Friday, July 19, 2019

Evading Responsibility

This is my commandment: love one another as I love you. No one has greater love than this, to lay down one’s life for one’s friends. You are my friends if you do what I command you. I no longer call you slaves, because a slave does not know what his master is doing. I have called you friends, because I have told you everything I have heard from my Father. It was not you who chose me, but I who chose you and appointed you to go and bear fruit that will remain, so that whatever you ask the Father in my name he may give you. This I command you: love one another. (John 15:12-17)

The Church teaches us about following Jesus and keeping His commandments. Those commandments follow the Great Commandment, “You shall love the Lord, your God, with all your heart, with all your soul, and with all your mind. This is the greatest and the first commandment. The second is like it: You shall love your neighbor as yourself. The whole law and the prophets depend on these two commandments.” (Matthew 22:37–40). When the Church teaches, “We must do X,” or “We must not do Y,” we can be sure that X and Y are areas that either respect or violate those commandments. 

But all too often, we evade our responsibility by making excuses for why we don’t obey the Pope or the bishops when they teach. For example, saying “I’m personally opposed to abortion, but I don’t want to impose my beliefs on others,” while supporting laws that impose the belief that abortion is good. Or saying “Those immigrants came here illegally, we should help others who live here instead,” while failing to help either immigrants or citizens in need.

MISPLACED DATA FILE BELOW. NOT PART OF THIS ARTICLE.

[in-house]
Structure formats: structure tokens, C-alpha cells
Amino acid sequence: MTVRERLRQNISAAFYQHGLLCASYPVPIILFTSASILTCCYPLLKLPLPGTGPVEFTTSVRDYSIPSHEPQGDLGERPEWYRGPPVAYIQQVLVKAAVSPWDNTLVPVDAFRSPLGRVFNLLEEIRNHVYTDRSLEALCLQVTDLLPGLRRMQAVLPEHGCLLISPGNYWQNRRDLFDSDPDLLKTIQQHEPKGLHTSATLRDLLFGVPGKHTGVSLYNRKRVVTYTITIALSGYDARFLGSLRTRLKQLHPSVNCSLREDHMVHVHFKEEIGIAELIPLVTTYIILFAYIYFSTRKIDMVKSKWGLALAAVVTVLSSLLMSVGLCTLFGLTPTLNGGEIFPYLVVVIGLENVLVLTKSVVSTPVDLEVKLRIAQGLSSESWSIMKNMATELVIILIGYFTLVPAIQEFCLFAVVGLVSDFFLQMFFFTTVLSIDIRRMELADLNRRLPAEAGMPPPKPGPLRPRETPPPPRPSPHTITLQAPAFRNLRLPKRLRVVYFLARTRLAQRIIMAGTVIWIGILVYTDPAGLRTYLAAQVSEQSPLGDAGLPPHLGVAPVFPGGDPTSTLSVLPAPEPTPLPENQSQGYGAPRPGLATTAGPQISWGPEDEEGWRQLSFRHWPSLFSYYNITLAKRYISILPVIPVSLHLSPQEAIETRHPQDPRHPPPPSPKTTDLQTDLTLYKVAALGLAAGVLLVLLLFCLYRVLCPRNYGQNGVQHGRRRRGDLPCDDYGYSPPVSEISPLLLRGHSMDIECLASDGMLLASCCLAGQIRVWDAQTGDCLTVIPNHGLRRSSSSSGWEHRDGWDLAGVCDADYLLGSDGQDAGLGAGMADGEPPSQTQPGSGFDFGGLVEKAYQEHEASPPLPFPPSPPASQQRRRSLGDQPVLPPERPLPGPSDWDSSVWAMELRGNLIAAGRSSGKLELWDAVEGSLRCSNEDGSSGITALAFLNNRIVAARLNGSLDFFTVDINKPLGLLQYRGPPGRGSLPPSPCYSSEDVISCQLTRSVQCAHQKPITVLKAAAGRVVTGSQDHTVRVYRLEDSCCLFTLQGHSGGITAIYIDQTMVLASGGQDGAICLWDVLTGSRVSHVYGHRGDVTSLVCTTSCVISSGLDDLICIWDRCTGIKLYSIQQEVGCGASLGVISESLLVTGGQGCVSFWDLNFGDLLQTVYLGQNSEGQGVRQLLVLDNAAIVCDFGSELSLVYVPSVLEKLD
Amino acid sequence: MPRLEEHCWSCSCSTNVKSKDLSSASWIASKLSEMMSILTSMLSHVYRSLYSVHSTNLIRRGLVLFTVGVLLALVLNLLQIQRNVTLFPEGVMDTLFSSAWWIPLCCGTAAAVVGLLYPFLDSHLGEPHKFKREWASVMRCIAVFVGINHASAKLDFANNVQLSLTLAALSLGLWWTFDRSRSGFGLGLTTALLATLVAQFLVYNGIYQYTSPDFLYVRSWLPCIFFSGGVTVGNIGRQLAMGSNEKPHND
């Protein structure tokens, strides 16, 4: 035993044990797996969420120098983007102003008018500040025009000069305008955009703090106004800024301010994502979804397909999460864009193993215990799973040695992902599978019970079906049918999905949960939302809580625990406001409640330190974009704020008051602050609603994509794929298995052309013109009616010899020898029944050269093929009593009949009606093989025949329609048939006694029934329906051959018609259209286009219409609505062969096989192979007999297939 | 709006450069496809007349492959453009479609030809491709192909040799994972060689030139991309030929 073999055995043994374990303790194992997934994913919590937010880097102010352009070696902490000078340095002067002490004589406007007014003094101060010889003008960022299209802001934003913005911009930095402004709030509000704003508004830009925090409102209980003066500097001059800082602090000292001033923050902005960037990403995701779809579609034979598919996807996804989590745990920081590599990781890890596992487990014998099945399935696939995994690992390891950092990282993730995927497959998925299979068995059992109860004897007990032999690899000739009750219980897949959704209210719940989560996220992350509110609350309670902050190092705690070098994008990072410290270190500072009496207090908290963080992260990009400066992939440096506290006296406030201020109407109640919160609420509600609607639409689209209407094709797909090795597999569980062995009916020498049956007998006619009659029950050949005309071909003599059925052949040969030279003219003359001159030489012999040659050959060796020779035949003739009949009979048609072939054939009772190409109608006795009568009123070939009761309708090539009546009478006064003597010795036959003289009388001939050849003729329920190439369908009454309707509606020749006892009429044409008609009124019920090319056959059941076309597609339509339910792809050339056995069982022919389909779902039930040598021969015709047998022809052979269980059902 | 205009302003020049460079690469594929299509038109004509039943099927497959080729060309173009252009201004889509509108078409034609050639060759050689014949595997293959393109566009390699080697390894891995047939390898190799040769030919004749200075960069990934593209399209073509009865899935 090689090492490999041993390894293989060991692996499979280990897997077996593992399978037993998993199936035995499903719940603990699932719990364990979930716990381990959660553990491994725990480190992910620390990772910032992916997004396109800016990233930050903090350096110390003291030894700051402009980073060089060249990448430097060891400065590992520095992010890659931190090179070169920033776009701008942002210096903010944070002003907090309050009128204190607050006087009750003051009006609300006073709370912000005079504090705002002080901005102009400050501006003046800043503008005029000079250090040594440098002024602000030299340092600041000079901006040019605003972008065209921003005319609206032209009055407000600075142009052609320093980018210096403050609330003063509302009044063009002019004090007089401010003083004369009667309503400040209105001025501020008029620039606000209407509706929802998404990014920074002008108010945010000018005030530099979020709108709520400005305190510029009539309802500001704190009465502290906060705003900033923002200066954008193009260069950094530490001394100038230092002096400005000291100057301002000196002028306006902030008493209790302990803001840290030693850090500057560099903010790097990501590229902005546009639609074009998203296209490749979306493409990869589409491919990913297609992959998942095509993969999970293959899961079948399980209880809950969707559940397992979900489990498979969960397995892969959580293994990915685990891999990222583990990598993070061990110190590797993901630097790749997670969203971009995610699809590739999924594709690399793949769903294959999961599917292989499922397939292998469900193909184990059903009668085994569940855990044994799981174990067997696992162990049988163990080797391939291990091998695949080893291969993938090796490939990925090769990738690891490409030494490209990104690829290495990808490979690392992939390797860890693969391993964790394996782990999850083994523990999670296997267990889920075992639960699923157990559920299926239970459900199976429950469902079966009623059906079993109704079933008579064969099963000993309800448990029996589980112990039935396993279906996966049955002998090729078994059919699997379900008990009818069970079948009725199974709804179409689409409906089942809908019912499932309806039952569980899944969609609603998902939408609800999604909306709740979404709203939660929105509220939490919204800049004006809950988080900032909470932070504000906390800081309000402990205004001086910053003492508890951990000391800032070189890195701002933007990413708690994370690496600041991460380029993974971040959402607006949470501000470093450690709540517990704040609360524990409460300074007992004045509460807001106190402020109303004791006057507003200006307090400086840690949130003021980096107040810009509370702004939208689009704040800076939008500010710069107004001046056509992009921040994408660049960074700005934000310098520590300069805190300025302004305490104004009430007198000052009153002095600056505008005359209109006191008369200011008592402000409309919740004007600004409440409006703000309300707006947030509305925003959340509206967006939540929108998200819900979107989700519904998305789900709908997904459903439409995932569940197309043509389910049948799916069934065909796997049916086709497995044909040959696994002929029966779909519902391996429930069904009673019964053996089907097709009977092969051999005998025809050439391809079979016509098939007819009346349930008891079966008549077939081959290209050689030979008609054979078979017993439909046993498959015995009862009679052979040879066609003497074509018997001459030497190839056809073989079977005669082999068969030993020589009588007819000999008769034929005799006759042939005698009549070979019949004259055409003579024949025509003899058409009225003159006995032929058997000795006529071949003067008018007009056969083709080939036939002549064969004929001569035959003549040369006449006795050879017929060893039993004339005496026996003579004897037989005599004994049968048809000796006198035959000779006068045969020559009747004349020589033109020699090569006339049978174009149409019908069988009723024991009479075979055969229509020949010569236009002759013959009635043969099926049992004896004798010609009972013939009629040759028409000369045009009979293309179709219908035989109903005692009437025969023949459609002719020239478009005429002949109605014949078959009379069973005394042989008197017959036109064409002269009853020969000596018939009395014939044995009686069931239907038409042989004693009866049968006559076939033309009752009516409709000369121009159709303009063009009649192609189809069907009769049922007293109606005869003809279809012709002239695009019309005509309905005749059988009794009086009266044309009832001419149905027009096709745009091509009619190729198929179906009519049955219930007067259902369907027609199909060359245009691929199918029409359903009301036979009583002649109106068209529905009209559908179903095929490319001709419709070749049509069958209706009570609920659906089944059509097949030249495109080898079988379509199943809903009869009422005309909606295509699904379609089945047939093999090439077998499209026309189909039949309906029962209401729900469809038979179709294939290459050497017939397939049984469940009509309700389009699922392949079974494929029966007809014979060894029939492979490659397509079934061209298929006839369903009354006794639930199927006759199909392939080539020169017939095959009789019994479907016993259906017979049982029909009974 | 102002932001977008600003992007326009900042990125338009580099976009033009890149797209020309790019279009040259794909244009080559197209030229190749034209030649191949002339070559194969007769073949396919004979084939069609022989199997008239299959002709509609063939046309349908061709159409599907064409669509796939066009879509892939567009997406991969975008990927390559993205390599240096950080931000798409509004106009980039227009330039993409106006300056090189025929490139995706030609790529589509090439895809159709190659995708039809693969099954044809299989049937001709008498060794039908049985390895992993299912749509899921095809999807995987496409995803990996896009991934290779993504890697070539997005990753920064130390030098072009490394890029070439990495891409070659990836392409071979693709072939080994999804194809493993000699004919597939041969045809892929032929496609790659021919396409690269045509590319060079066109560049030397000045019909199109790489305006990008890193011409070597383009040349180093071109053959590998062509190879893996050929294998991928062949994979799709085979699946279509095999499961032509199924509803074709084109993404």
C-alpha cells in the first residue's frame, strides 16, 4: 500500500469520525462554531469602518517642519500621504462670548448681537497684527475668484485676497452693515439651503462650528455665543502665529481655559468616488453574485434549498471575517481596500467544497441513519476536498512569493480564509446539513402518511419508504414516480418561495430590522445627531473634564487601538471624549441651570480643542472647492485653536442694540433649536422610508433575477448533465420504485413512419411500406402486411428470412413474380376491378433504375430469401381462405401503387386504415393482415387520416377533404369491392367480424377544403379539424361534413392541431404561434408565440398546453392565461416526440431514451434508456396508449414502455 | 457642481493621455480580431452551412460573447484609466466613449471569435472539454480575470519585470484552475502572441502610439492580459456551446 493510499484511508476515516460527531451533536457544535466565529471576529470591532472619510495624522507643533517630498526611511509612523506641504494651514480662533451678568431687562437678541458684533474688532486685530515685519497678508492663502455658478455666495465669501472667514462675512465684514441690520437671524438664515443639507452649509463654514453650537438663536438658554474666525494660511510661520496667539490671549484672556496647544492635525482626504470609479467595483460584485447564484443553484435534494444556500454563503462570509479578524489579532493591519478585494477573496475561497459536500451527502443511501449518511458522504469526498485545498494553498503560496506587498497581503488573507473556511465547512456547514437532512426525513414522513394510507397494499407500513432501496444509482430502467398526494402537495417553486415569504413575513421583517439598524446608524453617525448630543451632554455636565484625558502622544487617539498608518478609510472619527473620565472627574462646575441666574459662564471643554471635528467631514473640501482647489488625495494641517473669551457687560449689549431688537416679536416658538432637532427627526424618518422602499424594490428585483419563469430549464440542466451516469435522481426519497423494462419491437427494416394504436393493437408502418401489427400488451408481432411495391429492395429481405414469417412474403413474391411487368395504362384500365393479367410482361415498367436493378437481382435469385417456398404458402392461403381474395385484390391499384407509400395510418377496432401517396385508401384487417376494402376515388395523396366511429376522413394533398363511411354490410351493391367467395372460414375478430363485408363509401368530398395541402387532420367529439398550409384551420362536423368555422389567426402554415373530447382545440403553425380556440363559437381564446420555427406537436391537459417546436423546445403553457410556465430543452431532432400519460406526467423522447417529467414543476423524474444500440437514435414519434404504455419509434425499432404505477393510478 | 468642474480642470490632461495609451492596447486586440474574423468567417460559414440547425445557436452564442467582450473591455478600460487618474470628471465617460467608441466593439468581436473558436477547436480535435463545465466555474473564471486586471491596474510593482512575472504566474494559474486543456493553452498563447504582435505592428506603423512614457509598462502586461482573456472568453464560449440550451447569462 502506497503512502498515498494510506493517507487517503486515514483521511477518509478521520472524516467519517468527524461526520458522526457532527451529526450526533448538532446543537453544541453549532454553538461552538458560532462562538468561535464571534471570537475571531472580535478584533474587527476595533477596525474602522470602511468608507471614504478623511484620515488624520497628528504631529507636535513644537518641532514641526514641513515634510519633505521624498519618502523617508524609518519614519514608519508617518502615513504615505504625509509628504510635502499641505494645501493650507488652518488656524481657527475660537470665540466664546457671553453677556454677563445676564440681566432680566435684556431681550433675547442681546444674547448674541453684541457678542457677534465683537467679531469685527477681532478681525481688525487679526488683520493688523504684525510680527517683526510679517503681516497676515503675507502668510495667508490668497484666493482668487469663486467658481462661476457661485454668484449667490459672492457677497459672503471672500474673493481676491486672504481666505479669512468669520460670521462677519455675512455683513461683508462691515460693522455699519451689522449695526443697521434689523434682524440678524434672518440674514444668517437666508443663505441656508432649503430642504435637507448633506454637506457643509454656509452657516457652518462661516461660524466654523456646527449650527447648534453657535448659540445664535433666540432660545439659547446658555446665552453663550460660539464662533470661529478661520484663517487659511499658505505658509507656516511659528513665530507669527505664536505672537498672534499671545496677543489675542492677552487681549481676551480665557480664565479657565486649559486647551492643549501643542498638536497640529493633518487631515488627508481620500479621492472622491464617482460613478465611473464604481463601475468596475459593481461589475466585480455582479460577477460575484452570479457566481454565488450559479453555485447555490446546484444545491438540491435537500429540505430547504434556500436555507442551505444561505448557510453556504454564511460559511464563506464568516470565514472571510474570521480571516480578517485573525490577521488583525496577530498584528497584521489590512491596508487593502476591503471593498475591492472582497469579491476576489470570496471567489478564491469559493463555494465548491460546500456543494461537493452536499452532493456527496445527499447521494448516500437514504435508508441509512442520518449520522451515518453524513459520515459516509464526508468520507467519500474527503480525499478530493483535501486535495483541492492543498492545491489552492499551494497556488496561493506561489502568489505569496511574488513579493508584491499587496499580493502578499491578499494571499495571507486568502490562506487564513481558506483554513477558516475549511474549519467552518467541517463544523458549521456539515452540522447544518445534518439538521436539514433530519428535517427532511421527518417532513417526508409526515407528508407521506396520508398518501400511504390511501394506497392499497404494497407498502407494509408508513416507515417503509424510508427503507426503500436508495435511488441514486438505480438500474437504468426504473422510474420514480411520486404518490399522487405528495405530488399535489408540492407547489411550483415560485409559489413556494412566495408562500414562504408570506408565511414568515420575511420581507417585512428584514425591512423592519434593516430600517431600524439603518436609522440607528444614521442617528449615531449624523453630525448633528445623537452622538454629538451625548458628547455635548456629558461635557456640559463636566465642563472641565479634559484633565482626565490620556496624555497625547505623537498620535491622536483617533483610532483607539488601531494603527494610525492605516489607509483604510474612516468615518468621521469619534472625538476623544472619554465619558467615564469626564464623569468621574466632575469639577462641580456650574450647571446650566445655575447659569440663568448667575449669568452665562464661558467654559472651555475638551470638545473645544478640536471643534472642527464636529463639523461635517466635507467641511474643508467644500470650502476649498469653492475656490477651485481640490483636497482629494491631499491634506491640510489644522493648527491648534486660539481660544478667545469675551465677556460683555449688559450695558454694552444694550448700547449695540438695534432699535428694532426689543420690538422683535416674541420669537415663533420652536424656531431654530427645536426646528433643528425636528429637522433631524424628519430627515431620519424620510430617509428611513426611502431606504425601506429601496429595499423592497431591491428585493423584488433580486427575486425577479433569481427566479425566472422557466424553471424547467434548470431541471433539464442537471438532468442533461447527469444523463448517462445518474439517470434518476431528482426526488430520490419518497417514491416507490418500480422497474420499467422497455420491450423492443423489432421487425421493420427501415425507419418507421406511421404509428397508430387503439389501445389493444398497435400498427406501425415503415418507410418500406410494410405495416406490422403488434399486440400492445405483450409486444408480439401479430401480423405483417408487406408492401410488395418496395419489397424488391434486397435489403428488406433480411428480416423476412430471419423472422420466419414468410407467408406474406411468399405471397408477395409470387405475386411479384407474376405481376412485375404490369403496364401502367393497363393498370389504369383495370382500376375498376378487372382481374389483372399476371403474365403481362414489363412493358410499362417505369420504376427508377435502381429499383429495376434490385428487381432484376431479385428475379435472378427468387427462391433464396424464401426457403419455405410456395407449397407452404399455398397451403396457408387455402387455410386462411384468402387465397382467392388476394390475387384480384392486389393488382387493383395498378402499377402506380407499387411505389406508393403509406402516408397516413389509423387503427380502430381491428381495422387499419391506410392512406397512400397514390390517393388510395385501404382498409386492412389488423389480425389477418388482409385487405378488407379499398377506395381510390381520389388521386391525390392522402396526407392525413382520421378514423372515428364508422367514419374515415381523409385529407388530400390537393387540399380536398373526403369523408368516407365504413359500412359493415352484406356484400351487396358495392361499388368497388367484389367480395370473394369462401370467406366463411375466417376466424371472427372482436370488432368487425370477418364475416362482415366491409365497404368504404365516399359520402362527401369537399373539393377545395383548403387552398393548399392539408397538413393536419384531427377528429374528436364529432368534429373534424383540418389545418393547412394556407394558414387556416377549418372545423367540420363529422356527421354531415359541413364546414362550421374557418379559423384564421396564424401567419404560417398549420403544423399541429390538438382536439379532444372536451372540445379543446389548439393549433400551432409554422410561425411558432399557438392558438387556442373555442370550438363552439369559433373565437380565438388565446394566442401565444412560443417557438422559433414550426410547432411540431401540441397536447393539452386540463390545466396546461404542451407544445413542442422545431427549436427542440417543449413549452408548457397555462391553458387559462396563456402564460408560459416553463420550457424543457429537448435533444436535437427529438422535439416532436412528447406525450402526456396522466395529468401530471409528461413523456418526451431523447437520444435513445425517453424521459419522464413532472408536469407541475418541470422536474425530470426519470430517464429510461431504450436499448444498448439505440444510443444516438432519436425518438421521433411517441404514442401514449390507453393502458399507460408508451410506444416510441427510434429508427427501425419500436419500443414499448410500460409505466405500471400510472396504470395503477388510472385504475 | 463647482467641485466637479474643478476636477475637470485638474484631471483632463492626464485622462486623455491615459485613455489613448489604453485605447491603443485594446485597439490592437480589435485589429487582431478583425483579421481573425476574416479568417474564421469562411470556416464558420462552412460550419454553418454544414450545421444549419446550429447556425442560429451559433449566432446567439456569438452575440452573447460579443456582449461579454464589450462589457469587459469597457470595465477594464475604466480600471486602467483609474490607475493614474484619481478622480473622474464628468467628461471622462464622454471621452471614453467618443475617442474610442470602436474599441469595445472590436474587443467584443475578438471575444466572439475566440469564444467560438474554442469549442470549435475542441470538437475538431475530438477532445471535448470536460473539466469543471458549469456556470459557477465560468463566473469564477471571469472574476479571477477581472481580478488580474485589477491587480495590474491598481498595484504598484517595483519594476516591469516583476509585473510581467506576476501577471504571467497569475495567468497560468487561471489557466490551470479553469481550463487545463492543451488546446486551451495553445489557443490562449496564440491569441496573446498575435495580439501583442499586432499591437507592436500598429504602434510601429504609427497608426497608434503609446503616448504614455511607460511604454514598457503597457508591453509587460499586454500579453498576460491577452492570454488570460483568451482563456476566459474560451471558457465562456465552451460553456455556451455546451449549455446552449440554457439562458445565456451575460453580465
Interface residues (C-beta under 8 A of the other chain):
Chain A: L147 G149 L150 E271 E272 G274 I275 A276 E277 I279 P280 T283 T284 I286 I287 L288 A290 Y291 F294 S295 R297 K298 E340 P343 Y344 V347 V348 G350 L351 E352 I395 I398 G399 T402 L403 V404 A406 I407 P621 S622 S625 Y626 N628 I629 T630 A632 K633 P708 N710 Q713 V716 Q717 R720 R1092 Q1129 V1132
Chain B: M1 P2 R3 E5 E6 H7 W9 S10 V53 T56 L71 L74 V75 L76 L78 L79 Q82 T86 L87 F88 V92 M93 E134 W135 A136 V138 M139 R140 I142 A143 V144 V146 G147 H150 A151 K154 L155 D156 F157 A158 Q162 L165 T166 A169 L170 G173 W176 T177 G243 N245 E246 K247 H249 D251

These evasions do not excuse us. These commandments are not limited to those who are born or those who are legal citizens, and, as Lumen Gentium #14 reminds us:

He is not saved, however, who, though part of the body of the Church, does not persevere in charity. He remains indeed in the bosom of the Church, but, as it were, only in a “bodily” manner and not “in his heart.” All the Church’s children should remember that their exalted status is to be attributed not to their own merits but to the special grace of Christ. If they fail moreover to respond to that grace in thought, word and deed, not only shall they not be saved but they will be the more severely judged.

It seems to me that if we’re making excuses for refusing to hear the Church (a dangerous thing. cf. Matthew 18:17, Luke 10:16) in the current magisterium, we should ask ourselves “Why?” What excuses can we give before God at our Judgment for refusing to hear those teachings on how to obey His commandments.

Perhaps we should consider the possibility that when we accuse the Pope or bishops of “getting into politics,” the real issue is that we refuse to get out of politics. If so, we do this to our own peril: in doing so, we’re making our preferences into an idol which we obey rather than God. No matter what excuses we might make, it will not justify our evading obedience.

No comments:

Post a Comment